Tree shrews (Order Scandentia) are small mammals found in the tropical rainforests of southern and southeastern Asia. Superficially tree shrews resemble small tree squirrels - the genus name Tupaia is derived from the Malay 'Tupai', meaning 'squirrel-like animal'- but it is now recognised that the two groups differ widely in anatomy and behaviour. Most species of tree shrew are semi-terrestrial, but all are agile climbers; tree squirrels are almost exclusively arboreal.

Tree shrews form a cohesive group of 19 species (Table 1.2) confined entirely to South and south-east Asia. None of the five genera covers the entire geographical range of the order; the genus Tupaia is by far the most widespread of these. The greatest number of species is found on the island of Borneo. This concentration is believed, in part, to be a consequence of the great size of the island and the resulting wide range of available habitats. But it is also possible that Borneo was the centre from which the adaptive radiation of modem tree shrew species began (Martin, 1984). Borneo was also joined to the Asian land mass for longer periods of time during the most recent Ice Age, enabling more species to migrate to it than to present-day offshore islands, such as many of those of the Indonesian archipelago.

Table 1. 2. Taxonomic summary of the
Asian tree shrews (Wilson, 1993)
Genus

Number of species

Family Tupaiidae
Anathana
Dendrogale
Ptilocercus
Tupaia
Urogale
Total


1
2
1
14
1
19



1.3 Geographical Coverage - Return to Top of Page | Table of contents

The Eurasian land mass, spreading halfway around the globe, comprises the world's largest land mass. This region covers two major biogeographical realms - the Palaearctic and Indomalayan. Included in this vast region are a wide range of habitats, ranging from tundra to tropical rainforest and including coniferous and deciduous forests, prairie and dry steppes, Mediterranean scrub vegetation and desert conditions.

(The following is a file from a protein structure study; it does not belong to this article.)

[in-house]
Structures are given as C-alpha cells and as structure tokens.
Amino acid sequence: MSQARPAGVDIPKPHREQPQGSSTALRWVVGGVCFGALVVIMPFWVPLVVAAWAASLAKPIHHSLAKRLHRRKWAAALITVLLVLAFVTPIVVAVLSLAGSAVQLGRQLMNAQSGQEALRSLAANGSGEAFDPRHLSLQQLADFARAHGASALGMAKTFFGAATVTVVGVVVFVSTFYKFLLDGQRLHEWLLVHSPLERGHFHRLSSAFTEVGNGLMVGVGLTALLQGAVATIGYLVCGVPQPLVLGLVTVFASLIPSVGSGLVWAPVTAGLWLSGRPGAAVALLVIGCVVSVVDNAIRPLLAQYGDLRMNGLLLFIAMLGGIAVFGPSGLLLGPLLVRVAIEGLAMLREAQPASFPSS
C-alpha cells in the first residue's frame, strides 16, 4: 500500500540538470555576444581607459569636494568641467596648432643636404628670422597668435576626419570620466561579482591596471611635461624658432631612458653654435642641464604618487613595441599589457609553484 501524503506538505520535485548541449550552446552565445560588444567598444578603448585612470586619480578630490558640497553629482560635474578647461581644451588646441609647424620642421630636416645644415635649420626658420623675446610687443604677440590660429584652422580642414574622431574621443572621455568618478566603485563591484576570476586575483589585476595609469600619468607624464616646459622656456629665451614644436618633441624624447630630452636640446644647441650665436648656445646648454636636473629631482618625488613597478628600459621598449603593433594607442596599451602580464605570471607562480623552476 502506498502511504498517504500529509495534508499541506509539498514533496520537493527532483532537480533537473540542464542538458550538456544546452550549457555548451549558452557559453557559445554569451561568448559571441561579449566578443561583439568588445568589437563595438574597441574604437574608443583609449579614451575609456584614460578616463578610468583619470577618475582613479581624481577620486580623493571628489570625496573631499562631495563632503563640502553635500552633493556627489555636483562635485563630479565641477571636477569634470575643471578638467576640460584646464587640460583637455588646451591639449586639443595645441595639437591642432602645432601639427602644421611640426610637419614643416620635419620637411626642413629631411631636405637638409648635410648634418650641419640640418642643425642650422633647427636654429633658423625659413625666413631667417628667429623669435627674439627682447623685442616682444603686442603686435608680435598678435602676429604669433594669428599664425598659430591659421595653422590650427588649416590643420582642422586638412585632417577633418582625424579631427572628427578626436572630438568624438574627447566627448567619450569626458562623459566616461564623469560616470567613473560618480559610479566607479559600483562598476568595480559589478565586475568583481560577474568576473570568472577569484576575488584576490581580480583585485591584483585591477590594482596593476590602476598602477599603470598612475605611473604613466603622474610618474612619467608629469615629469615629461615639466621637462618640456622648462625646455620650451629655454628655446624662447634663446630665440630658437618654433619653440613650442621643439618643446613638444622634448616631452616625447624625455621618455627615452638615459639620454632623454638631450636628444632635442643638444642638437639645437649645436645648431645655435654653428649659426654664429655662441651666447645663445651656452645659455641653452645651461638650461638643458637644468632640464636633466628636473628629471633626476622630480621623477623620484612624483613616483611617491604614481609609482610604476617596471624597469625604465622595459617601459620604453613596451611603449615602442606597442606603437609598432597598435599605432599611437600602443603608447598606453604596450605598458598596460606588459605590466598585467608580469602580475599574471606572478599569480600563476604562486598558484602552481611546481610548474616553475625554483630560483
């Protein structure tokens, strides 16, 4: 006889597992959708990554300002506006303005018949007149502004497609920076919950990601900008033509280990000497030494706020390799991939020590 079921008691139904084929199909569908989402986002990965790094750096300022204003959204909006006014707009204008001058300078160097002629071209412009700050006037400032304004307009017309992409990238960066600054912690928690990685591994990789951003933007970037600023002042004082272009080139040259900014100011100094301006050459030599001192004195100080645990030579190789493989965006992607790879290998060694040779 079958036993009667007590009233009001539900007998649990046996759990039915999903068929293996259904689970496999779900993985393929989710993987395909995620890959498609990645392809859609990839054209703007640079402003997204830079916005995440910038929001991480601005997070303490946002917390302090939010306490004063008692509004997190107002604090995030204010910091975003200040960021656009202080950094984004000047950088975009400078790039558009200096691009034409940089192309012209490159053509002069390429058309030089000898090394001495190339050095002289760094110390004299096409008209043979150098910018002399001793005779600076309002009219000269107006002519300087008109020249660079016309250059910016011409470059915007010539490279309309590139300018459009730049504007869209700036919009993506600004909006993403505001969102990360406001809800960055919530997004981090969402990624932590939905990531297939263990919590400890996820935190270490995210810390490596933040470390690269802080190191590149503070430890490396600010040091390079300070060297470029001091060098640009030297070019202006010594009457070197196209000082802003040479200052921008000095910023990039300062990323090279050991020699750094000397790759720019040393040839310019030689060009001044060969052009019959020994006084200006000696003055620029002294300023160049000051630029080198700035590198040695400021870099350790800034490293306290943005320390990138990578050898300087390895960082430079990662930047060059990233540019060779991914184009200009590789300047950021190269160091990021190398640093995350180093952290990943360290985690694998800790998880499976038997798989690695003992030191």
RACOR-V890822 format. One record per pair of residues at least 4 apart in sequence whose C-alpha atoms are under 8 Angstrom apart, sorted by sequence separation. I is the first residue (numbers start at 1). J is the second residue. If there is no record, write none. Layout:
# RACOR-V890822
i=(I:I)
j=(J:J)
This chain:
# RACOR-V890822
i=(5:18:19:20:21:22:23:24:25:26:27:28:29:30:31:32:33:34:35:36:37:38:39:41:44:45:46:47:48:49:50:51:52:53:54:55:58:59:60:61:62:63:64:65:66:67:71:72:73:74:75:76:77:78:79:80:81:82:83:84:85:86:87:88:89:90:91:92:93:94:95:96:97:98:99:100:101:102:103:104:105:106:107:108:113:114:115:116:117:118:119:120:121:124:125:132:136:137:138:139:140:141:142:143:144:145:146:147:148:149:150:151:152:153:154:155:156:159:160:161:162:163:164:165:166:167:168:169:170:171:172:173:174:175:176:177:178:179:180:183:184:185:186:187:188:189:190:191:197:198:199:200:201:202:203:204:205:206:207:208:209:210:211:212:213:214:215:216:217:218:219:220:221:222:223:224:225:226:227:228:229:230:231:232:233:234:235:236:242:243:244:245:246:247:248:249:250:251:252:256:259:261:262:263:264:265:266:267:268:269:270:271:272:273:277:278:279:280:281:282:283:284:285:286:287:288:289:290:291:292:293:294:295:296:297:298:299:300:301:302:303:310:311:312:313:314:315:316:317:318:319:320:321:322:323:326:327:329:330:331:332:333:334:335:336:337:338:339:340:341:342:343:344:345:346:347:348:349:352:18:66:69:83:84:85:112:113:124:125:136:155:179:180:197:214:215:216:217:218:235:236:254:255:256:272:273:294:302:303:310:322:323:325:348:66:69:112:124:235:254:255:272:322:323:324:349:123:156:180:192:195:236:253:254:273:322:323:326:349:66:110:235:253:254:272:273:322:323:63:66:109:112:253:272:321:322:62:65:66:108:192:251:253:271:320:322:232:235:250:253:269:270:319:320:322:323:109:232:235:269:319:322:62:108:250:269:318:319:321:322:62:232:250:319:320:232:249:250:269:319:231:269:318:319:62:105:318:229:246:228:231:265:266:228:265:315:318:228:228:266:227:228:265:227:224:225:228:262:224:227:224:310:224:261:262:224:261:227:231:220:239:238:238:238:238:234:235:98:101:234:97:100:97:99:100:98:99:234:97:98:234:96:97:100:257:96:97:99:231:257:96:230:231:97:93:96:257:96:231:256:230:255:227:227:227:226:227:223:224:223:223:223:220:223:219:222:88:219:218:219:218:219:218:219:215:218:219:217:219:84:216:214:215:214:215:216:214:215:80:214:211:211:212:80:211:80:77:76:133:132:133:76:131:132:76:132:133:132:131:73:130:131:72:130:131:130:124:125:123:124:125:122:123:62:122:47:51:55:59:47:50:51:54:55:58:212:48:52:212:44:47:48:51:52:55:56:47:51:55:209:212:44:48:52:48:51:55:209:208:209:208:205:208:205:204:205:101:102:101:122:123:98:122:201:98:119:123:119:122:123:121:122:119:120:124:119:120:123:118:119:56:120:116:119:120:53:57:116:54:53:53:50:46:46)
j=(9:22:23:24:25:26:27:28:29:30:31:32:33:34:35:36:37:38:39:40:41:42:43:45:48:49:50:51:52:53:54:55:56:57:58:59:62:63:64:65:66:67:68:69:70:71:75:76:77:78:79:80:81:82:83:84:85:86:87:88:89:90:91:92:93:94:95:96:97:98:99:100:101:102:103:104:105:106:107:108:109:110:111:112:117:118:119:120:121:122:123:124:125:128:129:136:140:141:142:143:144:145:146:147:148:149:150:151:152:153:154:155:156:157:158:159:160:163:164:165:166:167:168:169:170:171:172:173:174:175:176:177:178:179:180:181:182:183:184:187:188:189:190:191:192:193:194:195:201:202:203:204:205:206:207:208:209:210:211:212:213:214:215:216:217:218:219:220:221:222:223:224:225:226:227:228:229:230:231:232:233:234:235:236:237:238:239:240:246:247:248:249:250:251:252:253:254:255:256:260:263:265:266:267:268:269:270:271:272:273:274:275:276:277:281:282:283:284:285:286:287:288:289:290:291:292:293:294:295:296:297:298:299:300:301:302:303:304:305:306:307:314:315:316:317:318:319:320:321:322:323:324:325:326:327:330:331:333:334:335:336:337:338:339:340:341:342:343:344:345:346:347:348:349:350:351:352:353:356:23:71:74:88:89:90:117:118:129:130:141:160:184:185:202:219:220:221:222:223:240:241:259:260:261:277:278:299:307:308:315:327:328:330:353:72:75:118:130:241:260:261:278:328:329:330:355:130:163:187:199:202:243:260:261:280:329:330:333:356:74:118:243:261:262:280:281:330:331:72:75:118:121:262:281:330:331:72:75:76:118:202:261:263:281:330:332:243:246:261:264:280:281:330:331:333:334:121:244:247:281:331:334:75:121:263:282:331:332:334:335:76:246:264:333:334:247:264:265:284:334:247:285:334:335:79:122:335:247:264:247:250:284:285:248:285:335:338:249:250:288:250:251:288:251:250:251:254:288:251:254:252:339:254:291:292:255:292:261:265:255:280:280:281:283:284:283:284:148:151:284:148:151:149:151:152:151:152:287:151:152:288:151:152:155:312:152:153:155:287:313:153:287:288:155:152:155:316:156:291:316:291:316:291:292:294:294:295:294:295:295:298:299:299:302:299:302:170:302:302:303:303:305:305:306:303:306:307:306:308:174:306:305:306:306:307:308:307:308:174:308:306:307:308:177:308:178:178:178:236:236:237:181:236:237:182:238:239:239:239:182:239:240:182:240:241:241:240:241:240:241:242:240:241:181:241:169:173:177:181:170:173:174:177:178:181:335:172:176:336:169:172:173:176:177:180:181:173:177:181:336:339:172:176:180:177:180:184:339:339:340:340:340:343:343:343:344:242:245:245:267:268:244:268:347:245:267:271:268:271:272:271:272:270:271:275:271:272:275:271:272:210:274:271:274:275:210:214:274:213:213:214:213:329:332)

For the purpose of this Action Plan the Eurasian region is seen to extend from the Great Blasket Island, West Ireland (10'32'W) to the Diomede islands in the Bering Straits (169'E), and from latitude 80'N (well inside the Arctic Circle) to Pamana on the island of Roti (Indonesia) in the Timor Sea (10'59'S) (see Map 1.1). Selected countries of North Africa (Morocco, Algeria, Tunisia, Libya and Egypt) are also included in this review as the range of a number of threatened shrew species extends across both North Africa and Eurasia.

In addition to the extensive land mass considered, a large number of islands are covered in this review. This includes all of the islands in the Mediterranean Sea, Socotra (Yemen) in the Gulf of Aden, the Andaman and Nicobar Islands (India), all of the islands in the Indonesian archipelago (including New Guinea), the Philippines, Hainan (China), Hong Kong (UK), Taiwan, Japan, Sakhalin Island (Russia) in the sea of Okhotsk, and the Kuril Islands (Russia). Although lying outside of the geographical limits outlined above, the Canary Islands (Spain), Madeira (Spain) and the Azores (Portugal) are also included within this review. Excluded are the islands of the Pacific Ocean, the Seychelles, Maldives and Chagos Island (UK).

Map 1.1. Region covered by this publication, showing Eurasian and North African counties


1.4 The lUCN/SSC Insectivore, Tree Shrew and Elephant Shrew Specialist Group (ITSES) - Return to Top of Page | Table of contents

The IUCN Species Survival Commission now has 104 Specialist Groups covering a wide range of taxonomic groups and conservation techniques worldwide. The common objective of these groups is to provide technical advice and guidance to the world conservation community (usually taking the form of governments and member organizations of IUCN) on the conservation of the species within their brief. One of the main activities of all taxafocused Specialist Groups is to prepare Action Plans which outline the conservation priorities for their species.

This Action Plan covering Eurasia is the second in a series of regional Action Plans being prepared by ITSES. An Action Plan for the Conservation of African Insectivora and Elephant Shrews was published in 1990 (Nicoll and Rathbun, 1990). A third action plan is currently in Dreparation for the Insectivora of the Americas.

Although the Species Survival Commission carried out some work on the Insectivora during the early 1980s, the Specialist Group in its current form was re-established in 1986. Its brief was also extended at the time to include the Scandentia and Macroscelidea. A list of current members is included as Appendix V.